County visitors now screened

January 29, 2015


By Rosemary Horvath

As of Jan. 26, anyone arriving for court hearings or visiting offices in the court wing of the County Building in Harrison walked through a metal detector.

Following several years of resistance, the Board of Commissioners on Jan. 20 agreed with personnel and adopted a security plan prohibiting weapons of any kind within the court wing.

The entrance facing South Broad Street at the east end of the wing near the courts, prosecutor and friend of the court offices is now locked as is the south door facing the parking lot.

The only open public entrances are the south, north and west doors.

Lori Ware, director of Community Development, Sheriff John Wilson and Undersheriff Dwayne Miedzianowski advocated for the plan and reiterated concerns legal professionals headquartered in the building have relayed in the past only to hear a majority of commissioners say the building is a public place and should remain open to the public.

The County Building is now divided in half. The west side of the building with offices conducting county business daily will not have visitors walk through a weapons screening, at least not presently.

This is a good compromise, Ware said, adding, “It shows the public and employees we are doing something for them.She stressed commissioners have an obligation to protect their employees.

Miedzianowski said the sheriff’s office is experienced at staging security plans in school buildings. Wilson added that if the plan doesn’t suit everyone, it can be changed “but we’ve got to do something to start.”

Board Chairman Jack Kleinhardt admitted he once opposed security and has come around to recognizing the necessity. He added that most county employees as well as commissioners will use the main south entrance off the parking lot without walking through the metal detector.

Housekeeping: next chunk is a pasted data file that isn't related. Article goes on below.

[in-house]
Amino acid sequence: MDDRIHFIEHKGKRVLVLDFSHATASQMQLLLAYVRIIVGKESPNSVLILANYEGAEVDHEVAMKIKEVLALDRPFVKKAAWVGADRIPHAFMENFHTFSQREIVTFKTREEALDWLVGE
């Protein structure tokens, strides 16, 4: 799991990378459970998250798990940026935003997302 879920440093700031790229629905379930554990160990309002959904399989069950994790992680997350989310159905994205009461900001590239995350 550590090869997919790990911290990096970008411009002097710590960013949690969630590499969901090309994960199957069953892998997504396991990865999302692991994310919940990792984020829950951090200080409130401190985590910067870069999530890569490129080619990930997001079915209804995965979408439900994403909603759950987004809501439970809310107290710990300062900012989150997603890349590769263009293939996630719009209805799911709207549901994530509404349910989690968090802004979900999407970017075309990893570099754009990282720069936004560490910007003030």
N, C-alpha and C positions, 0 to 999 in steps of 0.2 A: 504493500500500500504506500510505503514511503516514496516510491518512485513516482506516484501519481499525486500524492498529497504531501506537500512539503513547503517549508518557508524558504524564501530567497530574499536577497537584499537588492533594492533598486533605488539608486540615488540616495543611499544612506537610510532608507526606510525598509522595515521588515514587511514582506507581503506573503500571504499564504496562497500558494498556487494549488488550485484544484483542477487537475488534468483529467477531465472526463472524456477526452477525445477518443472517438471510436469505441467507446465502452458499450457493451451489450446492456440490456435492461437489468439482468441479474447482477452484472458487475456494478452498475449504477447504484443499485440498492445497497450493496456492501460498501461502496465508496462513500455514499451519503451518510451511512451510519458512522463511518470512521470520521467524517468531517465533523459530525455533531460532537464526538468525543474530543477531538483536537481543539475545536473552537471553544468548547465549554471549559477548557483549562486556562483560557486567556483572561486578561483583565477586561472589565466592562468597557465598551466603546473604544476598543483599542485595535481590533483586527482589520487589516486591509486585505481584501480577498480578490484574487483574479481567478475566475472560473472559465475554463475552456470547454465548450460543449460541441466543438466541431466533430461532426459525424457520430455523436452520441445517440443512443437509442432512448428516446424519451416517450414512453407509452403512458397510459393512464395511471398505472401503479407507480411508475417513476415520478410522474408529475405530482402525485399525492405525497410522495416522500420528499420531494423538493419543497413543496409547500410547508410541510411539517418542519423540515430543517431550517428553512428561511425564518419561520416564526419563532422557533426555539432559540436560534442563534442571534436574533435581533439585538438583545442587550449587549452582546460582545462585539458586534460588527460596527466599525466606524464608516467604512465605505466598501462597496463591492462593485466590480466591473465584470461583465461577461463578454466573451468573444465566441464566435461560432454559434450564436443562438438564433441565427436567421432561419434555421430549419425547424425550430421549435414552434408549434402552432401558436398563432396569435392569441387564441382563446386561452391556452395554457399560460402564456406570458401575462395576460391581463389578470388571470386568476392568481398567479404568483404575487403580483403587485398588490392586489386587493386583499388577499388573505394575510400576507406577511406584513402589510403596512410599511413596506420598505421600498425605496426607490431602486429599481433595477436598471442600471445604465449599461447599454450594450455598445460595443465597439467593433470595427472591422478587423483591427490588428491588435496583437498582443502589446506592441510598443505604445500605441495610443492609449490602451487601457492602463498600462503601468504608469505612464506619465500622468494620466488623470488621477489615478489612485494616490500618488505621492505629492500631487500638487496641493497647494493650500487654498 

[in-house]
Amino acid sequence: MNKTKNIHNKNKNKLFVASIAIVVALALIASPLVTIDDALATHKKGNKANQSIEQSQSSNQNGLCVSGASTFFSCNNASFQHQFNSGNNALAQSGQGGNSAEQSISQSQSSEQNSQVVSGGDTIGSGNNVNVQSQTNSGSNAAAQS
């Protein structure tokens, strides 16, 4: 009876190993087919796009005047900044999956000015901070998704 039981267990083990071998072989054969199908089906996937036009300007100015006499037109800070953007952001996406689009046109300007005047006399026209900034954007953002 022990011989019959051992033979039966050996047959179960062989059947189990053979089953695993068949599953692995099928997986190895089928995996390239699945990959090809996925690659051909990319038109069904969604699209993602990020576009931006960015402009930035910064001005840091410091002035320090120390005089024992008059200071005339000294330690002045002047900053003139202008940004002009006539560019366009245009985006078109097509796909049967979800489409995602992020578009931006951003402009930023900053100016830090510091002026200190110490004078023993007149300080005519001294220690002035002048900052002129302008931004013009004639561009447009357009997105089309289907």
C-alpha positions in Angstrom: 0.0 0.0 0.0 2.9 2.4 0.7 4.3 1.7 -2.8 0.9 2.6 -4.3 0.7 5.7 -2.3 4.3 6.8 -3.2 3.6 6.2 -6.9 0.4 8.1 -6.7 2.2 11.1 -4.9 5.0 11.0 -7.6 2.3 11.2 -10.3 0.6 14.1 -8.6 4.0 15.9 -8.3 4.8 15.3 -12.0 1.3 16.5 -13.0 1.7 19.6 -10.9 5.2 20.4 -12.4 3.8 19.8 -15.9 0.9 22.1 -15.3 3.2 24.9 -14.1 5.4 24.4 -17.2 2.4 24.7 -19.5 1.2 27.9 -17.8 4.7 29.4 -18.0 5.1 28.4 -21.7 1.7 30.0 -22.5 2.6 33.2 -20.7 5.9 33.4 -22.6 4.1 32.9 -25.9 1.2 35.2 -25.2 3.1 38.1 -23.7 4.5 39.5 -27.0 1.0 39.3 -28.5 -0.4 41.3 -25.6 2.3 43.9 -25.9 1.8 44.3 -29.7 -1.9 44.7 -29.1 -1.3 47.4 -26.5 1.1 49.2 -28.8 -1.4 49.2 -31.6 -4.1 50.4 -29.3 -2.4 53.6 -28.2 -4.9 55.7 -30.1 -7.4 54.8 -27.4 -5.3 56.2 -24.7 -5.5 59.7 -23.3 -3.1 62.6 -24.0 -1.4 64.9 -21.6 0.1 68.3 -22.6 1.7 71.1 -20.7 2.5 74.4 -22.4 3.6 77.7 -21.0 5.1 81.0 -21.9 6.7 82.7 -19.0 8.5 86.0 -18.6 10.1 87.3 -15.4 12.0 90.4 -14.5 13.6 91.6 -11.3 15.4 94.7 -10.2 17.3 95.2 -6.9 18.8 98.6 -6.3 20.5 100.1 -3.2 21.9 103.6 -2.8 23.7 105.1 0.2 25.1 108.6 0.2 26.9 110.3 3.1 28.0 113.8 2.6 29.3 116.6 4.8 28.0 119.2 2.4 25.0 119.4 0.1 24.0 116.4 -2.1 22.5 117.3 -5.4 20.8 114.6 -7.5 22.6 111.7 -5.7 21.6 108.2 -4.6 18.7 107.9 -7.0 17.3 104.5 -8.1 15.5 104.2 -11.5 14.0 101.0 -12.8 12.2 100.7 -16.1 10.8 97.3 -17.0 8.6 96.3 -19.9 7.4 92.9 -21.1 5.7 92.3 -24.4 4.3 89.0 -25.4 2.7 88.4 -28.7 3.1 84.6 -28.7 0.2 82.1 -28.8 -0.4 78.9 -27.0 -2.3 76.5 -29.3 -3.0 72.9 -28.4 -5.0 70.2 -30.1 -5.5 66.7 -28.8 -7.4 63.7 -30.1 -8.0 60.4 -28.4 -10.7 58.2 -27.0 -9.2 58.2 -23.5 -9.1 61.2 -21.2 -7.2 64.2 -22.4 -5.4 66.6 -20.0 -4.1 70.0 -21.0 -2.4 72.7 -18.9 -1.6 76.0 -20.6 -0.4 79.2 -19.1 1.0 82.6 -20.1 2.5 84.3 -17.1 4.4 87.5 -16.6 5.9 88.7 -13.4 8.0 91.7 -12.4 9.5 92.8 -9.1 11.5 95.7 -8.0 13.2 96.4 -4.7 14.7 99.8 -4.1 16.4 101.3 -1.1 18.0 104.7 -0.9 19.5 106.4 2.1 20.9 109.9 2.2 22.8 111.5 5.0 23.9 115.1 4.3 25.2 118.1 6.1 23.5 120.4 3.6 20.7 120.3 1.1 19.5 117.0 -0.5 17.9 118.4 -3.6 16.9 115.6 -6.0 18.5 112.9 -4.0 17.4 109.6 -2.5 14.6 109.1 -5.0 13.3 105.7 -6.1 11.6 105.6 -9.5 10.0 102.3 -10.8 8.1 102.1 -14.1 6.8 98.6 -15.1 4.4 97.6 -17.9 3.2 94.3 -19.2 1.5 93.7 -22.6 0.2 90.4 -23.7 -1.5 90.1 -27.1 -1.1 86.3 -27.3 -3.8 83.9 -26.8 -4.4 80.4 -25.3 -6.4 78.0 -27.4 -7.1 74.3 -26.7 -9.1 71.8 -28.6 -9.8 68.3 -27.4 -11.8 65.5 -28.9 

County officials will discuss replacing identification cards for employees at a cost of nearly $2500, and whether to include photos.

Following a lengthy discussion, Commissioner Leonard Strouse moved to begin the security process immediately and said he favored the plan “because it doesn’t disturb the public.”

Commissioner Dale Majewski seconded the motion passed unanimously. Majewski said he has always favored having courthouse security.

The group will report cost involved in securing the premises at the next board meeting.

Regarding another project that also has years of history, the county board unanimously adopted an energy study drafted by the building department.Despite what steps were implemented to improve heating and cooling and stop roof leaks over recent years, nothing seemed to last. The problem has been ongoing since the addition of the second storey wing was built, Ware said.

County officials had contemplated contracting with a private company to assess energy efficiency in the building. Rather than pay that firm, last year Ware received approval to have her staff conduct a study.

Ware and building official Mark Fitzpatrick outlined a plan to rectify problems in order to protect the county’s investment in the building.

Following another long discussion, Commissioner Karen Lipovsky moved to go ahead with the entire plan, install computerized controls and LED lighting throughout the County Building. Second was made by Commissioner Jim Gelios.

Cost will likely exceed $200,000. A loan will be made from the delinquent tax fund to be repaid over time with interest.

County Treasurer Jenny Beemer Fritzinger said the loan is doable so long as there is a contract listing details.

County Administrator Tracy Byard predicted energy efficiency will have a huge impact on savings to help pay the cost.

Meanwhile, Ware will apply for rebates and grants.

Share This Post

Error, no group ID set! Check your syntax!

Leave a Reply

Your email address will not be published. Required fields are marked *